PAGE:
This page contains material related to a presentation at the Web Accessibility Best Practices Evaluation Training in Sankt Augustin, Germany on 25 October, 2005, as part of the WAI-TIES Project (WAI - Training, Implementation, Education, Support). It is not intended to stand-alone; rather, it is primarily provided as reference material for participants in the training.
Scope of Training and Materials: This one-day training focused on select topics that were particularly suited to the circumstances of this specific training session. It did not to cover all aspects of evaluating Web accessibility, and did not cover all Web Content Accessibility Guidelines (WCAG) 1.0 checkpoints.
No Endorsement or Recommendation of Evaluation Tools: W3C/WAI does not endorse Web accessibility evaluation tools and does not recommend one tool over another. Some tools were listed, demonstrated, and used in activities in this training. Mention of a specific tool does not imply endorsement nor recommendation. WAI does provide a comprehensive list of Evaluation, Repair, and Transformation Tools for Web Content Accessibility.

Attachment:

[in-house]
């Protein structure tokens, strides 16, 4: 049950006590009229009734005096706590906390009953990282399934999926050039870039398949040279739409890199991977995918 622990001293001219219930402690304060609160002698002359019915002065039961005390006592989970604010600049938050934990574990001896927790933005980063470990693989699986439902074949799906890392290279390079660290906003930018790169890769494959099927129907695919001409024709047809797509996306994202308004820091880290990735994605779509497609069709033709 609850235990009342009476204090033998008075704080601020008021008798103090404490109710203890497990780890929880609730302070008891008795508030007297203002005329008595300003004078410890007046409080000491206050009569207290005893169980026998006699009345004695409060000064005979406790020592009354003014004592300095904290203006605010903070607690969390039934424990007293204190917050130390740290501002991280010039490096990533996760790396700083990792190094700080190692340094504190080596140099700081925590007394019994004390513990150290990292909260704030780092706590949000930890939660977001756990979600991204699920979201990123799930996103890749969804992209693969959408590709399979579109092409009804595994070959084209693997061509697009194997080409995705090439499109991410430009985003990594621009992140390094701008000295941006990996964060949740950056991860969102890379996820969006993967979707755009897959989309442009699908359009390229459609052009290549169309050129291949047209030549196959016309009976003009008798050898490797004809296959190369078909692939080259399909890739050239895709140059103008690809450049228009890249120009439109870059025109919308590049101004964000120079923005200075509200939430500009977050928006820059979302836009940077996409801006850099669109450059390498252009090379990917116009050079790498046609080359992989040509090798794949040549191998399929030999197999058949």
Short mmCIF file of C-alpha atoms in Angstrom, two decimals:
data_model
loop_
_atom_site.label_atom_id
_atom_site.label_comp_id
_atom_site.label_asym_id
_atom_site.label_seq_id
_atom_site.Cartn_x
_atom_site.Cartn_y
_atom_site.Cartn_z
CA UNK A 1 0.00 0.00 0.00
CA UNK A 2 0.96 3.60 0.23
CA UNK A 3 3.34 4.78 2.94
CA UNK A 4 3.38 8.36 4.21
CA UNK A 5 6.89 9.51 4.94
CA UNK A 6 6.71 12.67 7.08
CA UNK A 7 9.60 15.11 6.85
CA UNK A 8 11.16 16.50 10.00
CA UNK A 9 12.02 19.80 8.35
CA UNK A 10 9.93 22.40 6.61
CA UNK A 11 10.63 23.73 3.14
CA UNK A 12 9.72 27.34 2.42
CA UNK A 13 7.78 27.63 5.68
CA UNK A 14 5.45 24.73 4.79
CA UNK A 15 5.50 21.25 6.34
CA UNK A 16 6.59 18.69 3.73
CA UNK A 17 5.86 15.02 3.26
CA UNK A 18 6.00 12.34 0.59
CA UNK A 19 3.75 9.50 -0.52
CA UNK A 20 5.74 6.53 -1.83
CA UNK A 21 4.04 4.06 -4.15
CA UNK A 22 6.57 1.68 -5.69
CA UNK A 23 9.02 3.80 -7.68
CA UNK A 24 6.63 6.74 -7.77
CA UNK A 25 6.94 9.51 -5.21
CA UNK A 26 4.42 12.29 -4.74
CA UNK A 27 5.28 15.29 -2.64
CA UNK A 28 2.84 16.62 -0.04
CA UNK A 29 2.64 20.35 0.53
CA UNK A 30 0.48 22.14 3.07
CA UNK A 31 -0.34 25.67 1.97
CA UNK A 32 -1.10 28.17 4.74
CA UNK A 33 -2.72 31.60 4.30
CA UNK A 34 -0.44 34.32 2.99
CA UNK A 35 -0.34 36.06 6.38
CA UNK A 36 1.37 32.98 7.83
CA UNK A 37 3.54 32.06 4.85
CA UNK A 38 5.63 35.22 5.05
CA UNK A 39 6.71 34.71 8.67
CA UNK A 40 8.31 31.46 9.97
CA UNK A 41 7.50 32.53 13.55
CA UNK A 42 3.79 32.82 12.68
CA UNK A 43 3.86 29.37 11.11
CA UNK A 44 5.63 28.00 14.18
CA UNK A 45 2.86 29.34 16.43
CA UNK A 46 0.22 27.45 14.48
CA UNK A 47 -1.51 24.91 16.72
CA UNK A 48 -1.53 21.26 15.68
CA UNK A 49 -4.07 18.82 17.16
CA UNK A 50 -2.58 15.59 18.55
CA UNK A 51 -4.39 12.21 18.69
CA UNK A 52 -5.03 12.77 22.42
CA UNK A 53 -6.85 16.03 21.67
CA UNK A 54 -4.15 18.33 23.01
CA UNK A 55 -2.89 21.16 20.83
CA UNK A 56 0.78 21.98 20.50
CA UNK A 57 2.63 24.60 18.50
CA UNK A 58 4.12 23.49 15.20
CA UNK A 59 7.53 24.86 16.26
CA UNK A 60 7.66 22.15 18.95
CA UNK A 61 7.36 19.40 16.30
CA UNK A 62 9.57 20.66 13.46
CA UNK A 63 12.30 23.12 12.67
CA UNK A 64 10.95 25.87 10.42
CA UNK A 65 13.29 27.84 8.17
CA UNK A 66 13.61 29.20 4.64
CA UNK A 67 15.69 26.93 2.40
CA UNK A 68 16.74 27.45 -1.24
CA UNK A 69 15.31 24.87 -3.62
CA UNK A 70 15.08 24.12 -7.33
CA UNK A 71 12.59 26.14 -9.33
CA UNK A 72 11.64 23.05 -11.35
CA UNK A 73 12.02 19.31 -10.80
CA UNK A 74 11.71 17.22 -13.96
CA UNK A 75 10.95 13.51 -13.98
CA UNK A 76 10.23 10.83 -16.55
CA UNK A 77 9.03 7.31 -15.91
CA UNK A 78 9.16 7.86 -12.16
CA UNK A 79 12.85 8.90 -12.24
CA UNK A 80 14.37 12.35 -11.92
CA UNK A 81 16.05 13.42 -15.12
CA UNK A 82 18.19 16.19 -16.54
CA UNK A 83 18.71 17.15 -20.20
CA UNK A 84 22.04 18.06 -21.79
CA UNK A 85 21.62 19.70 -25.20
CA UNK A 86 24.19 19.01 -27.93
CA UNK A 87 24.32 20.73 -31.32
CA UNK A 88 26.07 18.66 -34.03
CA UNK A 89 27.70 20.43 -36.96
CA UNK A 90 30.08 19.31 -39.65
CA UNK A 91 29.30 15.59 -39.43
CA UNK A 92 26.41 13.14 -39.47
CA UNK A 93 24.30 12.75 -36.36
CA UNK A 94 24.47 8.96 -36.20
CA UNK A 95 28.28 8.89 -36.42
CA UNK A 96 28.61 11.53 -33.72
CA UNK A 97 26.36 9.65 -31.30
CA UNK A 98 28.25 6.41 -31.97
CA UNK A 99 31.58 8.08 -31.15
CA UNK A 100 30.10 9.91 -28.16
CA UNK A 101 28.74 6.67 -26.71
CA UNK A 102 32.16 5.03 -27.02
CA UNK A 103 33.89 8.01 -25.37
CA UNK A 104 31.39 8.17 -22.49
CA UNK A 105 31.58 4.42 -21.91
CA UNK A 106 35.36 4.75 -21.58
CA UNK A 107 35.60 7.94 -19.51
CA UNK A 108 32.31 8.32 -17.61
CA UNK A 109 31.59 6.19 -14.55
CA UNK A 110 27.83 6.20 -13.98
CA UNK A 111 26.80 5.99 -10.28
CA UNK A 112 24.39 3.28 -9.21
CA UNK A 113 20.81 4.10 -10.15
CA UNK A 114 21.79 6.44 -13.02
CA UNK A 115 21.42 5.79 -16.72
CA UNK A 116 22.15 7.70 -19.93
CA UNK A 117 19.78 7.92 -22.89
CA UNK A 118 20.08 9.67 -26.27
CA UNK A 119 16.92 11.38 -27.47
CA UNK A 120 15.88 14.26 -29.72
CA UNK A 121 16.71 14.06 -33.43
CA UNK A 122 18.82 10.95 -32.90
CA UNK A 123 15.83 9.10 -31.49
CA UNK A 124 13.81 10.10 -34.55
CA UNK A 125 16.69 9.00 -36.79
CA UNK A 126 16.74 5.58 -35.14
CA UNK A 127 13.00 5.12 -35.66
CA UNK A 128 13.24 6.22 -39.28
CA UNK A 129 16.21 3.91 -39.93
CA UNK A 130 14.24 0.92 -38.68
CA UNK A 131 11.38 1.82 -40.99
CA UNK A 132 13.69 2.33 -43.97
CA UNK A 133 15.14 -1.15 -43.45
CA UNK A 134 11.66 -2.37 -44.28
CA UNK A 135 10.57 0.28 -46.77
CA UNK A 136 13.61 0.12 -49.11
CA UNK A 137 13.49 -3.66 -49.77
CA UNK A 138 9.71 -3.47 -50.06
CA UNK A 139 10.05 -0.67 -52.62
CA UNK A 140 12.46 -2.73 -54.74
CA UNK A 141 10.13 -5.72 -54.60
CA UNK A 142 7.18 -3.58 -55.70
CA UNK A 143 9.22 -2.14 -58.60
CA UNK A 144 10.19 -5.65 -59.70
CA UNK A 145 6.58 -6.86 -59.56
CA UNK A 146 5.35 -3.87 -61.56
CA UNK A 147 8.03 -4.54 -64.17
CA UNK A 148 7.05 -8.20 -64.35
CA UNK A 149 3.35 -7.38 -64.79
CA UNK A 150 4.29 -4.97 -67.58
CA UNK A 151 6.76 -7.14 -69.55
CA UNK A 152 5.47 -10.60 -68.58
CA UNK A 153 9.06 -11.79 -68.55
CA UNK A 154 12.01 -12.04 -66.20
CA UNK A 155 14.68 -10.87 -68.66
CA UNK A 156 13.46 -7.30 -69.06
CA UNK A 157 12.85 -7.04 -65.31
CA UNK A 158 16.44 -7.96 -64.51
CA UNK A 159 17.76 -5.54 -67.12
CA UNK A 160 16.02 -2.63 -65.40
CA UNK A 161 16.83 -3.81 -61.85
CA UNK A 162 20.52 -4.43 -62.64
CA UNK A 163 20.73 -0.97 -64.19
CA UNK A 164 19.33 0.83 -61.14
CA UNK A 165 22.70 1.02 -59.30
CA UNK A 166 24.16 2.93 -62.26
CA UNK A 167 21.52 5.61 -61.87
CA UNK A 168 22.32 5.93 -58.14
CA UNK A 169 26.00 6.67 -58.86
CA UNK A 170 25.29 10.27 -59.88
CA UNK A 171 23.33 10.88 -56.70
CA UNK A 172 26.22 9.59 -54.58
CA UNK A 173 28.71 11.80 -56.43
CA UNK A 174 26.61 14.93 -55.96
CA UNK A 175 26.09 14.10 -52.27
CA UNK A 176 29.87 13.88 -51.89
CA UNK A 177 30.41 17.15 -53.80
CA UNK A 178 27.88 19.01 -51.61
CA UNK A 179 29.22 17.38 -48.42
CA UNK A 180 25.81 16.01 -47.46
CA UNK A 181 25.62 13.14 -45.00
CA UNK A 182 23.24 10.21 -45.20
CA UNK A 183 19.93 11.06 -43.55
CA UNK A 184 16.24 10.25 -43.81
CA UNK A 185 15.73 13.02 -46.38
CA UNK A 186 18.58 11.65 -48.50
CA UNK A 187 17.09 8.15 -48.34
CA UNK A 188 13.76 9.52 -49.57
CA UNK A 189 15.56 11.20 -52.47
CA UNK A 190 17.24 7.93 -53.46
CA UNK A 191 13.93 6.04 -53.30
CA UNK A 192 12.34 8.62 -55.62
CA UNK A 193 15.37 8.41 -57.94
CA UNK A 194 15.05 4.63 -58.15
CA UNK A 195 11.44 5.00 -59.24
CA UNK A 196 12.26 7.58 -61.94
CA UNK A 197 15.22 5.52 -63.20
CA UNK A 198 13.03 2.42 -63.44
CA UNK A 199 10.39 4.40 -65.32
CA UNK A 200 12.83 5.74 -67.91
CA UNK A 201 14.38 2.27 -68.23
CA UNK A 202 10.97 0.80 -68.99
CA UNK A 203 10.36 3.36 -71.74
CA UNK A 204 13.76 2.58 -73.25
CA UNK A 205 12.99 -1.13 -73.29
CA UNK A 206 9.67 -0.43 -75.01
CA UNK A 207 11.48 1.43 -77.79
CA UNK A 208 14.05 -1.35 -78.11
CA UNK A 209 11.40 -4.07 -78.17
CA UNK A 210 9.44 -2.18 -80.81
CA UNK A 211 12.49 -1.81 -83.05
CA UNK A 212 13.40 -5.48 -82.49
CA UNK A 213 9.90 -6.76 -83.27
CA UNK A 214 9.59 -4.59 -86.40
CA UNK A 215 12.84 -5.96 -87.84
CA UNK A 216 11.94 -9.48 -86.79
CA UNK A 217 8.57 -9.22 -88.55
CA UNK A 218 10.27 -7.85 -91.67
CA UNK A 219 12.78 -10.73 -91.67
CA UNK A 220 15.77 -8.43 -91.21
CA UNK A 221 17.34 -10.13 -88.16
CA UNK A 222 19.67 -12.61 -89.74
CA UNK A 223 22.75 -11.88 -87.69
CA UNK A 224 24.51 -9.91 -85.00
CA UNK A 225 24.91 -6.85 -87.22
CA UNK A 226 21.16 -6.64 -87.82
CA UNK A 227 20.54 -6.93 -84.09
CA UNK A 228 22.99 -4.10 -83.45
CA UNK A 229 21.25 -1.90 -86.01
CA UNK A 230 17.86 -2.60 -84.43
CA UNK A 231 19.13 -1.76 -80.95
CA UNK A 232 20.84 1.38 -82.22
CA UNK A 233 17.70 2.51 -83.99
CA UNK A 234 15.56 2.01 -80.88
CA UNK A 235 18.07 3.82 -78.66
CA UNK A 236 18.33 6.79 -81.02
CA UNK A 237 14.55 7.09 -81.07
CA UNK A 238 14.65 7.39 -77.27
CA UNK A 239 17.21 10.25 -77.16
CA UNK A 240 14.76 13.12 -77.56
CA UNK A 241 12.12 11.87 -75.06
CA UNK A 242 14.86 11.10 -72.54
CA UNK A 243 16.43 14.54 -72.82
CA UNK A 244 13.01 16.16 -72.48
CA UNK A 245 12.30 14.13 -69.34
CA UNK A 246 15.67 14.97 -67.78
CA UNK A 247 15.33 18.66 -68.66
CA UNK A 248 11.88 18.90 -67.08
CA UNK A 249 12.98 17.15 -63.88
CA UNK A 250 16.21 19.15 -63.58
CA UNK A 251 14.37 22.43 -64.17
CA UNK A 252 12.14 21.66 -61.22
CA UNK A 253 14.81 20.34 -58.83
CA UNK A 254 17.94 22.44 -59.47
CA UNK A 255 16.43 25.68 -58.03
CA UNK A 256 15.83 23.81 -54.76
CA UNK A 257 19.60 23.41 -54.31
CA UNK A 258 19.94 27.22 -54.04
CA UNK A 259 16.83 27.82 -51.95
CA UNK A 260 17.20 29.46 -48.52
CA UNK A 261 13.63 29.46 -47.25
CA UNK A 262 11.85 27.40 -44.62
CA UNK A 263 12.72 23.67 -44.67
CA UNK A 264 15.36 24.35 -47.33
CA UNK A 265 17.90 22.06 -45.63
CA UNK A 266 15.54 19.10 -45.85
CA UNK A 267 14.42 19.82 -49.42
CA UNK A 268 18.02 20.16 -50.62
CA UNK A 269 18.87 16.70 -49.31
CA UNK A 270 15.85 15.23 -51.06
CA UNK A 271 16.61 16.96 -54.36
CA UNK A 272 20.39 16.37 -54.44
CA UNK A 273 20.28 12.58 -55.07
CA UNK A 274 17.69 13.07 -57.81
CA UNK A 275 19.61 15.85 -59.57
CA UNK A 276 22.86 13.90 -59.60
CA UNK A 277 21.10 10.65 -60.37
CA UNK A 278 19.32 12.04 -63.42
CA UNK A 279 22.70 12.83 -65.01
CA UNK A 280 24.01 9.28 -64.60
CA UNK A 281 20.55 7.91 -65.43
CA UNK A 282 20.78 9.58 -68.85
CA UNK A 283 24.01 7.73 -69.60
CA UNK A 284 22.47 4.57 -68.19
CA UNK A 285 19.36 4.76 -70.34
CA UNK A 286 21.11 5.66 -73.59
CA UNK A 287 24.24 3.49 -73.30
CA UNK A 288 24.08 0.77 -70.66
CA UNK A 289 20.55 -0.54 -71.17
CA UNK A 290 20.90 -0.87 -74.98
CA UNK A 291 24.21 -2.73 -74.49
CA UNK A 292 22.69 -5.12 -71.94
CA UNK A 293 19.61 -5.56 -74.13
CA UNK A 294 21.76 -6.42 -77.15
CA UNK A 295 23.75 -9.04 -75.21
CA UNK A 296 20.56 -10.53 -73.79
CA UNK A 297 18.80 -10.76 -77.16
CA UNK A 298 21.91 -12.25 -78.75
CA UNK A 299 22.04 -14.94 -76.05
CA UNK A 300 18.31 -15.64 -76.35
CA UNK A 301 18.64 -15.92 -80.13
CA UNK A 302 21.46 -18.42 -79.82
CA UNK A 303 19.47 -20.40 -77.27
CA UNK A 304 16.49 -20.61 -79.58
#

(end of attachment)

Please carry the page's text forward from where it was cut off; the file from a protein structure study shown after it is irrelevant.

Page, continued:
Jon Dodd, Bunnyfoot
Last updated: 1 November 2005
- Valid code means more certainty
- Better for browsers
- Better for Adaptive technologies
- Easier to transform and repurpose
- Correctly coded pages enhances structure and semantics
- Correctly coded elements like forms and tables are important for correct interpretation
- Separating content from presentation gives more flexibility
- Popular visual browsers can be very forgiving of sloppy code
- But we cannot assume or rely on this sloppyness
- we can't know what "browser" someone may need to use
- we can't keep track of the browser specific bugs
- we can't tell what the future holds
- Only way to ensure we are doing our part is to code to standards
- Plus the chicken and egg argument if we code to standards then browser vendors are more likely to support it
- Gives structure:
- Heading levels
- Links coded as link
- Plus identifies important information
- Identifying language changes
- Coding quotations
- Identifying abbreviations and acronyms
- Also coding other elements semantically
- <strong><em><address><acronym> etc
<p>How do you say hello in French?</p>
<p>And in German?</p>
<p lang="de">Guten tag</p>
Other semantic coding
<acronym title="World Wide Web">WWW</acronym>
In this sentence <strong>this is important</strong>
<blockquote> to be or not to be </blockquote>
- Identifying headings (simple)
- Associating headings to data
- Simple - scope
- More complex headers, id, axis etc.
- Giving helpful information
- Summary (and caption)
- Abbreviations in the headings
<table summary="Important childrens birthdays to remember. First column: childs name, second: childs age, third: date of birthday" >
<th scope="col" abbr="Name" >Name</th>
<th scope="col" abbr="Age" >Age</th>
<th scope="col" abbr="Date" >Date of Birthday</th>
||Date of Birthday
Issues for people with (and without) disabilities
Heading levels - structure